Your daily life is your temple and your religion. Whenever you enter into it take with you your all.
~Khalil Gibran,The Prophet
If the Buddha Dated shows you what it would be like to have the ancient wisdom of the Buddha to guide you through the dating process.
Your journey is to know yourself
You are unique in all the world. Your journey is to know yourself.
To be loyal to your journey is to care for yourself and remember that at your center, you are luminous essence capable of compassion and love.
According to Stephen Wolinsky in The Tao of Chaos, we all start life as an essential being—completely spontaneous and free, without memories or associations.
The spiritual path is a process of unmasking ourselves rather than changing or repairing ourselves. We start by being aware of our masks, curious about their purpose, amused by their cleverness, yet always remembering that masks are simply that.
Notice the stories you tell yourself
We experienced a troublesome event, had an emotional response, and then we created a story to explain it or alleviate our pain. Over time, we repeated the story until it took on a life of its own and started to become a script we followed.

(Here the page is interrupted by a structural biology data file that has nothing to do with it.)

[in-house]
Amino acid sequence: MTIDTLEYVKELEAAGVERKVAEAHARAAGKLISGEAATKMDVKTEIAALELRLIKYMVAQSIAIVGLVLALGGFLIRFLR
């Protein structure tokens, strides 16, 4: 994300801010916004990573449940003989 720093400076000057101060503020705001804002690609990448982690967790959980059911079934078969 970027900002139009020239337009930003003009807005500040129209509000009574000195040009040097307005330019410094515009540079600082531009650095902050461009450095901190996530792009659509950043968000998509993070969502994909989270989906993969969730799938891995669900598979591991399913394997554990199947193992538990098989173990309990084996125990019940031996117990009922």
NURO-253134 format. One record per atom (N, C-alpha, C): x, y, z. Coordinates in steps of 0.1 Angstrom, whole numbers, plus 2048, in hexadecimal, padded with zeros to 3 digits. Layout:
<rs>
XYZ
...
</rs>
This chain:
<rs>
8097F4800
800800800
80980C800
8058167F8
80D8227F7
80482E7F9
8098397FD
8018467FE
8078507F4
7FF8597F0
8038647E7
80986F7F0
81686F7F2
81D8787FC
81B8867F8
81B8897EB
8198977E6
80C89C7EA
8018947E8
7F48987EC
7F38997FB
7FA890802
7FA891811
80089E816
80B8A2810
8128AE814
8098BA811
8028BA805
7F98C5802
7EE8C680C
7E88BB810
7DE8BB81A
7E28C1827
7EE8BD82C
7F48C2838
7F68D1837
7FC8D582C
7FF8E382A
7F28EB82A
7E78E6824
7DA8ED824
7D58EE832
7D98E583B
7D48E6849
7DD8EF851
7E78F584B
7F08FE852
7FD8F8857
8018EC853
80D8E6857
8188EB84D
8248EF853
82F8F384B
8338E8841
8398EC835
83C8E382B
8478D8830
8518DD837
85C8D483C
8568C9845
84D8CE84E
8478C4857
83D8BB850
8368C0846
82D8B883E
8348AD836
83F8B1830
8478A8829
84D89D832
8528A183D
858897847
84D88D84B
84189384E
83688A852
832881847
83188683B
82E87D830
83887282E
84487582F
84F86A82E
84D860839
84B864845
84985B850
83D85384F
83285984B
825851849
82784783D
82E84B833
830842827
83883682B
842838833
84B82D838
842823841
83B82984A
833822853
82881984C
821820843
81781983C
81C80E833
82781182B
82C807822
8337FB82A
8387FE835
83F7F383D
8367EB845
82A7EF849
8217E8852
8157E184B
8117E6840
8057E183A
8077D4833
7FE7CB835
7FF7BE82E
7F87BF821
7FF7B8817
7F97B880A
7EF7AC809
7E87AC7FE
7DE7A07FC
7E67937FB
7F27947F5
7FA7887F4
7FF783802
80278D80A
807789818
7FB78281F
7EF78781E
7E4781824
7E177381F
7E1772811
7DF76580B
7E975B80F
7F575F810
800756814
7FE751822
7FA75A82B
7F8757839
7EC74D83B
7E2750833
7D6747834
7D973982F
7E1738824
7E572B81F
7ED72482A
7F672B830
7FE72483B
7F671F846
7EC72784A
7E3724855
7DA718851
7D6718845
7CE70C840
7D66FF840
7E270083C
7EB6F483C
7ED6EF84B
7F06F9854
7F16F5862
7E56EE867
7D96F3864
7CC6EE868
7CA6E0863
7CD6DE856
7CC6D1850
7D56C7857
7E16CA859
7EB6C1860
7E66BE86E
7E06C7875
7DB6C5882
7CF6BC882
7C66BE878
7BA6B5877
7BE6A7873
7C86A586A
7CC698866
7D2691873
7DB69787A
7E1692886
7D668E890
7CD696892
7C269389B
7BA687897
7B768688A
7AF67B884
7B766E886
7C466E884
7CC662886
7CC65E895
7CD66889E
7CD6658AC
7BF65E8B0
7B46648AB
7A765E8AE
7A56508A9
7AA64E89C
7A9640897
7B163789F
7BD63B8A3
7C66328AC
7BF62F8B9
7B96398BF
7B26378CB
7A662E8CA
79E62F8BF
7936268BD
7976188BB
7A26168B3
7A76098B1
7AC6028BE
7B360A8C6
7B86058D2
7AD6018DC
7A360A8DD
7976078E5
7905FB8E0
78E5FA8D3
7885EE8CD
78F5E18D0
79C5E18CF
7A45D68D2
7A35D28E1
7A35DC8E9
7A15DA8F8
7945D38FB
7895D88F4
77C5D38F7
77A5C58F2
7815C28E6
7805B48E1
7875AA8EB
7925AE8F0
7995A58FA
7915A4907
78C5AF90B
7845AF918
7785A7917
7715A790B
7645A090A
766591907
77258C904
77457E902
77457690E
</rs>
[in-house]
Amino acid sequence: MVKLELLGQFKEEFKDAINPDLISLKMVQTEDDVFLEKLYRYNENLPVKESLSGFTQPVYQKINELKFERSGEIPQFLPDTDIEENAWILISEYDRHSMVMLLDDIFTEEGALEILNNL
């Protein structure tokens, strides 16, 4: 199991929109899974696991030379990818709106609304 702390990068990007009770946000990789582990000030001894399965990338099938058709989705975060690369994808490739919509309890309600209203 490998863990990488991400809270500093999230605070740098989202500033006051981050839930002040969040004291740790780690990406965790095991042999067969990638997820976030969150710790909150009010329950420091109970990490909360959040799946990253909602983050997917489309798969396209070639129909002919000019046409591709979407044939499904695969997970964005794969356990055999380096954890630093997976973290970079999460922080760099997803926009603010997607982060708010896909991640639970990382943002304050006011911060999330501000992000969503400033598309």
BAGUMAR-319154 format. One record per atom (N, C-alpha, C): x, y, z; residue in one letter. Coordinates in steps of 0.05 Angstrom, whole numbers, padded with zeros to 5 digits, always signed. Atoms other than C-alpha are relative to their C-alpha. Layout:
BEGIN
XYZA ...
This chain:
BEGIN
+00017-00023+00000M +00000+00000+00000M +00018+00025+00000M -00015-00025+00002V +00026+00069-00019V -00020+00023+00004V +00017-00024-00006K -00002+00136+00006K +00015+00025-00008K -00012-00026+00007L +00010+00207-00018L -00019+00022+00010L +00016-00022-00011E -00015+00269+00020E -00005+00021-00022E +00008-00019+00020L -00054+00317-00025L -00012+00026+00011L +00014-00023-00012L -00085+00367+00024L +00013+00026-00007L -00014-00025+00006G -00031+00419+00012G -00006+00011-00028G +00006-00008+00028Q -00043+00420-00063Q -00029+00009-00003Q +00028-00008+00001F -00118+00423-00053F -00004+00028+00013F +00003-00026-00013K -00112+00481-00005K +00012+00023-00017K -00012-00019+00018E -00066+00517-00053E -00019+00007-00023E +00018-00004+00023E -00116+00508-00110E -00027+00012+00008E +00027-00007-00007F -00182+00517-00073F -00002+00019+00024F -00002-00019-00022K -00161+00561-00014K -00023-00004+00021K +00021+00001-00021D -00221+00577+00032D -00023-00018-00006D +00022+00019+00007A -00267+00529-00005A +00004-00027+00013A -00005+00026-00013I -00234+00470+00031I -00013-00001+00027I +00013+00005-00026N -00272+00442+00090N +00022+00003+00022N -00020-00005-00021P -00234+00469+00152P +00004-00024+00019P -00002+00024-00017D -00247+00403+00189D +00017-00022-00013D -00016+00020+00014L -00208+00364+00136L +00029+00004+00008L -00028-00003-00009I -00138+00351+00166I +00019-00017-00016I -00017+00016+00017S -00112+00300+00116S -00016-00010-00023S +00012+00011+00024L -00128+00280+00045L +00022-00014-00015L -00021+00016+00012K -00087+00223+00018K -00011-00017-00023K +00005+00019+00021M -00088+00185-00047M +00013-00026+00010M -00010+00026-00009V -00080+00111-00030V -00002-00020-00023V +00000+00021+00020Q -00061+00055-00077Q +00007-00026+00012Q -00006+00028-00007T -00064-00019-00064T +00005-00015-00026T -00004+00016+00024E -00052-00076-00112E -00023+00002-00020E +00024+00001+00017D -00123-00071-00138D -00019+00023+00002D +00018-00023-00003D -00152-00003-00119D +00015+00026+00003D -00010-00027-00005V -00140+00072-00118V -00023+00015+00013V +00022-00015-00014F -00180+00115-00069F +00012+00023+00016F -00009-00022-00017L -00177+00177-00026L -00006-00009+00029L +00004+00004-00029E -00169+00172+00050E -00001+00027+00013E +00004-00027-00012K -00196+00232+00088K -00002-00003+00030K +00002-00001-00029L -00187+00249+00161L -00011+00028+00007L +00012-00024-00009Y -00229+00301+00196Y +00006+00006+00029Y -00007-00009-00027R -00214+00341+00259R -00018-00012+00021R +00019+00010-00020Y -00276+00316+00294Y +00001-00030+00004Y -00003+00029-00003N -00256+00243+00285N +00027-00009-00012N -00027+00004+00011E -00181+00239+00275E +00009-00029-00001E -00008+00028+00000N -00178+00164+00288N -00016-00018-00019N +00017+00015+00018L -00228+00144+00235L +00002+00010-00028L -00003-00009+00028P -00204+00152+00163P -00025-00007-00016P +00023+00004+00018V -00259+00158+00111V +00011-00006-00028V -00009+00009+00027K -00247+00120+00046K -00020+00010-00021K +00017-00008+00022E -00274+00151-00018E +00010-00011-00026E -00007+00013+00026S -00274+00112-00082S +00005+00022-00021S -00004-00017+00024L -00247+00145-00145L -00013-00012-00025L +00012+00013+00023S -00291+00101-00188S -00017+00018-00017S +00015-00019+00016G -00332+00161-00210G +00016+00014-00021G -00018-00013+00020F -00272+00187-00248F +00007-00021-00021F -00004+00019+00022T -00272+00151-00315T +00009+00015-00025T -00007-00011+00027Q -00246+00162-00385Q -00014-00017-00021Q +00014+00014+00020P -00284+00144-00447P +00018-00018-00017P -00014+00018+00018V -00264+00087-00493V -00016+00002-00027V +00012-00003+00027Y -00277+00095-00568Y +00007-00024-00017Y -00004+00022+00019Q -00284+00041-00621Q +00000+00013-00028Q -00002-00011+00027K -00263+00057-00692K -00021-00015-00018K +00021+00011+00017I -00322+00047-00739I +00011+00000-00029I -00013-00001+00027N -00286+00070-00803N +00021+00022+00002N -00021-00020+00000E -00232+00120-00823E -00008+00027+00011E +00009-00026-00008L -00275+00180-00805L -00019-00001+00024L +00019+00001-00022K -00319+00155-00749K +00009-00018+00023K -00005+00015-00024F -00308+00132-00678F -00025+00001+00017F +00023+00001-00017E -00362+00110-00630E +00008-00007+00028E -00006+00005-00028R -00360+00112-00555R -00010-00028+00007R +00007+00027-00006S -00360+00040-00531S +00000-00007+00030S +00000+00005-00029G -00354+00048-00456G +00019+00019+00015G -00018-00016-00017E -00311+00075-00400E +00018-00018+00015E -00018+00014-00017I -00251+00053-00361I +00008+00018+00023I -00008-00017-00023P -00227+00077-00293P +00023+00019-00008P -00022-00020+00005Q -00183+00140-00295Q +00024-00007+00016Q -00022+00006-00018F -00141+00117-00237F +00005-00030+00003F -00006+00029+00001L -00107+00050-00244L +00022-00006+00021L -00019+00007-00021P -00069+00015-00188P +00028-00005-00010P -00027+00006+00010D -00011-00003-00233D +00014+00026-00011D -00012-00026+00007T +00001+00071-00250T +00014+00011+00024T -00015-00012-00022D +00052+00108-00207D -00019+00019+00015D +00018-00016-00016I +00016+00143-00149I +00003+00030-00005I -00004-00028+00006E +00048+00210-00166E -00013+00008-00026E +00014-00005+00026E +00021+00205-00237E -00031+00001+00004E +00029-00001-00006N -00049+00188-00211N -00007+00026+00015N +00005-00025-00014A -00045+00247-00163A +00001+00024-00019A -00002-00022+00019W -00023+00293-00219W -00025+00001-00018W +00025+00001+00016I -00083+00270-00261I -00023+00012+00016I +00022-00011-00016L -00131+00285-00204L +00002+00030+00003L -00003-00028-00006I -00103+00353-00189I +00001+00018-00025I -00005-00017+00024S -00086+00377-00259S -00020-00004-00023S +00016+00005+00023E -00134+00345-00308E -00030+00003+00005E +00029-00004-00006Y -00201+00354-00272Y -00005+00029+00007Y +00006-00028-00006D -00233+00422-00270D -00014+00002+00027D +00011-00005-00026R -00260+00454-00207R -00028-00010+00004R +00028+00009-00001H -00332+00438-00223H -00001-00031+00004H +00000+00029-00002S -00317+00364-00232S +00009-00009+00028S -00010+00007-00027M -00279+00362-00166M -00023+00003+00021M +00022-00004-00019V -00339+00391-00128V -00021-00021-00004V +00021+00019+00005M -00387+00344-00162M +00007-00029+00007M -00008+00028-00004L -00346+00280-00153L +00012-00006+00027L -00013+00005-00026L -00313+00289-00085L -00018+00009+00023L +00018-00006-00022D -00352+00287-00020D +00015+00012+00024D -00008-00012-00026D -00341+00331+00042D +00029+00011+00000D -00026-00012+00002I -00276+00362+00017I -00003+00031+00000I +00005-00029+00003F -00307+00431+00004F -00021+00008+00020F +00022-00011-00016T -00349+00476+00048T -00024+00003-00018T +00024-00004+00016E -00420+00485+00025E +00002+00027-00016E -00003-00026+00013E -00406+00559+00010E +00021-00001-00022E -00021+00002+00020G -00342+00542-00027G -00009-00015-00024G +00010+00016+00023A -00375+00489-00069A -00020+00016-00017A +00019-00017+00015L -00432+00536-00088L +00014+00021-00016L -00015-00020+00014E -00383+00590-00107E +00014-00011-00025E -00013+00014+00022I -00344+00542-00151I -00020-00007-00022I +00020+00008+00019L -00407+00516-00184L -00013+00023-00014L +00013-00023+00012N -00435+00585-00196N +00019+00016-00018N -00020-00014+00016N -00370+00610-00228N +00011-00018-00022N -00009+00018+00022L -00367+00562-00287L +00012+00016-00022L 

If we have the belief “I’ll always be abandoned,” we create situations where we’ll be abandoned, and forget to notice when people are loyal friends. Our task on the spiritual path is to stop repeating the same old stories and become aware of all the ways we keep proving our stories are true.
Your false core belief as a tremendous effect on how you react to situations and whom you are attracted to for friends and lovers.
One of our biggest stories is that our pain is serious. YES, PAST EVENTS AFFECTED US AND YES, WE’VE HAD TO FACE TOUGH THINGS IN LIFE, BUT THE TRAUMA IS OVER NOW. We free ourselves by bringing awareness to the moment and experiencing life in the present, unbounded by memories from the past.
So, when you think of running an ad in the personals, having a first date, feeling sexual attraction, or being loved, first notice the stories that come to mind. One helpful TECHNIQUE common to Buddhist practice is that when we get absorbed with our thinking, we simply say “thinking” and bring our attention to our breath as it goes in and out.
Underneath our stories we often find painful memories.
The KEY to allowing the memories into our heart is COMPASSION. We can remember that we were hurt or alone, and did the best we could to comfort ourselves. We can say to that part of ourselves, I understand why you felt that way, but IT’S OVER NOW, we’re grown up, we can take care of ourselves.